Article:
The Jakarta Post
The government is planning to embrace environmentally friendly developments in Indonesia. It is currently drafting the midterm development plan (RPJMN) for the 2020 to 2024 period, which will incorporate low carbon development.
The low-carbon development vision is projected to realize Indonesia’s nationally determined contributions (NDC) goals, as a consequence of its commitment to reduce emissions as per the Paris Agreement. In 2016, Indonesia pledged to reduce its emissions by 29 percent, or 41 percent with international support, against the business-as-usual scenario by 2030.
After the snail-paced signature program of generating 35,000 megawatts (MW) of electricity, most of which will be coal-fired, the low-carbon plan is a sign of progress by President Joko “Jokowi” Widodo’s administration to cut emissions.
Questions, however, remain over the plan’s feasibility. Among those is: How will the government extend the use of renewable energy, which, despite the prospect of lowering greenhouse gas emissions, requires large start-up investments?
Solar panels, for example, are still very expensive for households and businesses to install, with only a few hundred registered installations across the country, mostly in Greater Jakarta. Those installed in remote areas are the ones that are usually financed through international aid.
A household typically requires solar panels with a capacity of 1,000 to 2,000 watt peak, which costs between Rp 15 million (US$1,026) and Rp 30 million, an amount that only middle-upper households can afford.
Geothermal energy, which Indonesia has in abundance, is another difficult option, due to large initial investments and greater risks required to transform it into electricity.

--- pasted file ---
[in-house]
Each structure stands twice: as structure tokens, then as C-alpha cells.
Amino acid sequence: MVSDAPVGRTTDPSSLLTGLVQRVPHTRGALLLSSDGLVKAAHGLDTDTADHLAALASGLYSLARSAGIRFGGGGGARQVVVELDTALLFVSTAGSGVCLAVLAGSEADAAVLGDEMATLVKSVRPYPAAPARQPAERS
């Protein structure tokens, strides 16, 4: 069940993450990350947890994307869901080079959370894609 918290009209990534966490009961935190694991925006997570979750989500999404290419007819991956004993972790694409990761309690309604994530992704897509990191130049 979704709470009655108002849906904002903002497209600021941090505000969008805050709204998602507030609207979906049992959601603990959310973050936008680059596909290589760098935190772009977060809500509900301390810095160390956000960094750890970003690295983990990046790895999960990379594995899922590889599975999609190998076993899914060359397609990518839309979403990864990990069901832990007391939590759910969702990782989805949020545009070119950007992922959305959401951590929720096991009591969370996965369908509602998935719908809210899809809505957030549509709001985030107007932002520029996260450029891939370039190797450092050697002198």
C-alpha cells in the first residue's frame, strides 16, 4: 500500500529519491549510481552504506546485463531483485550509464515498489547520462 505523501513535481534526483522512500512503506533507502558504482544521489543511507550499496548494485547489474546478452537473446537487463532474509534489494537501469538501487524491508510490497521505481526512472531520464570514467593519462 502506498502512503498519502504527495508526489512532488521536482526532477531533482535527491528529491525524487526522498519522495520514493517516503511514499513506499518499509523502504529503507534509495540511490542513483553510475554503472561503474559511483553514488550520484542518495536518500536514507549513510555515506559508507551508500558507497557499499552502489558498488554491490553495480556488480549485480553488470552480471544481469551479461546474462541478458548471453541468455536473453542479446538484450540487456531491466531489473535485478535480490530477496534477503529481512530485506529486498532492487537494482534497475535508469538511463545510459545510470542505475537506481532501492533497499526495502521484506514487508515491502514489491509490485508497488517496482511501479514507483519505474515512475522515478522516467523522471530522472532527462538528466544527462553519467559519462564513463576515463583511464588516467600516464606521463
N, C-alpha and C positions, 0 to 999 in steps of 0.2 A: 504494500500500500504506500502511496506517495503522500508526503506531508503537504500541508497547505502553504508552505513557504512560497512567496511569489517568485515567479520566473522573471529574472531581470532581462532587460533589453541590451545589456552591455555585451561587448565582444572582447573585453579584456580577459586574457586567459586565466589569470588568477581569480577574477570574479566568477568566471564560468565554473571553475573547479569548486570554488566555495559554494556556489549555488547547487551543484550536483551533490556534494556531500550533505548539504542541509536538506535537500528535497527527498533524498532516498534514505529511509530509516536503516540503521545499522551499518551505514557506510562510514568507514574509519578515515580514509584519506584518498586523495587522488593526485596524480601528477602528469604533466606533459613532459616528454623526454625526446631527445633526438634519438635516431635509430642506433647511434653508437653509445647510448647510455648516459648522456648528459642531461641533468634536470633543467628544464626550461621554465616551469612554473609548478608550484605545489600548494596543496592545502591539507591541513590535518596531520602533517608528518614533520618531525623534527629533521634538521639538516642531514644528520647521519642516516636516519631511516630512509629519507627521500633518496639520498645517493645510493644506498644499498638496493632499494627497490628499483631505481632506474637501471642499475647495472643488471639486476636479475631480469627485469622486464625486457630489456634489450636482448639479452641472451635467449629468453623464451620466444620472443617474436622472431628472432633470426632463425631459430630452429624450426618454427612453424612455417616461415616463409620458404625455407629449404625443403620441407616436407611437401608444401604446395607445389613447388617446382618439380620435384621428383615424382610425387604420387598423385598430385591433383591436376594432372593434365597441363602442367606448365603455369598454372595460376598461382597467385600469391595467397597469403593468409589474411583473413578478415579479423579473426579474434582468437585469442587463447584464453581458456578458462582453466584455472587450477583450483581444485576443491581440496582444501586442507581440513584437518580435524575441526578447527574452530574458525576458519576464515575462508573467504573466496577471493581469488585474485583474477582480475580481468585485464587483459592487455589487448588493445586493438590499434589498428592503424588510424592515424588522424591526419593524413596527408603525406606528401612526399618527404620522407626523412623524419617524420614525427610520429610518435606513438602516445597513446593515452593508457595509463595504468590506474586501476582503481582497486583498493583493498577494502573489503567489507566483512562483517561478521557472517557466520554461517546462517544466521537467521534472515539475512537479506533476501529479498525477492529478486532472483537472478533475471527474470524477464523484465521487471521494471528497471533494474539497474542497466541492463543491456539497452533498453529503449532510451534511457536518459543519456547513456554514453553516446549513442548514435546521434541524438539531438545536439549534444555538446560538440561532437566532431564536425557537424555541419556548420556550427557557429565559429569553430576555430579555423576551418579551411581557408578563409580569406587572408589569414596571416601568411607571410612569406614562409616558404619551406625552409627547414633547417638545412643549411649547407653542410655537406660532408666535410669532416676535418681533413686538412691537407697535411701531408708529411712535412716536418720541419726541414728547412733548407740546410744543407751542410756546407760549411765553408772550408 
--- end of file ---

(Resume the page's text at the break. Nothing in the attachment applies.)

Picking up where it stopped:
Despite the hurdles, the government has braved the risks, but it will be hard without foreign investment.
Indonesia recently welcomed its first wind farm in Sindereng Rappang regency, South Sulawesi, which is the largest of its kind in Southeast Asia. Sidrap Wind Farm will produce 75 MW of electricity and can power up to 70,000 households. It is part of the 35,000 MW electricity program.
This renewable power project was made possible due to cooperation between UPC Renewables and a local firm, with a total investment of $150 million.
Another pressing issue is how to reduce emissions caused by the agriculture and forestry sector. The World Resources Institute recorded that this sector was the largest contributor to carbon emissions, with provinces that host large plantations, such as North Sumatra and Riau, topping the list.
Poor and unsustainable business practices that lead to deforestation and forest fires are known to contribute to the rise in emission levels. The key to success is not limited to the goodwill and vision of the low-carbon development plan. It requires the full support of the public, local governments and international community, all of whom can benefit from the country’s sustainable economy.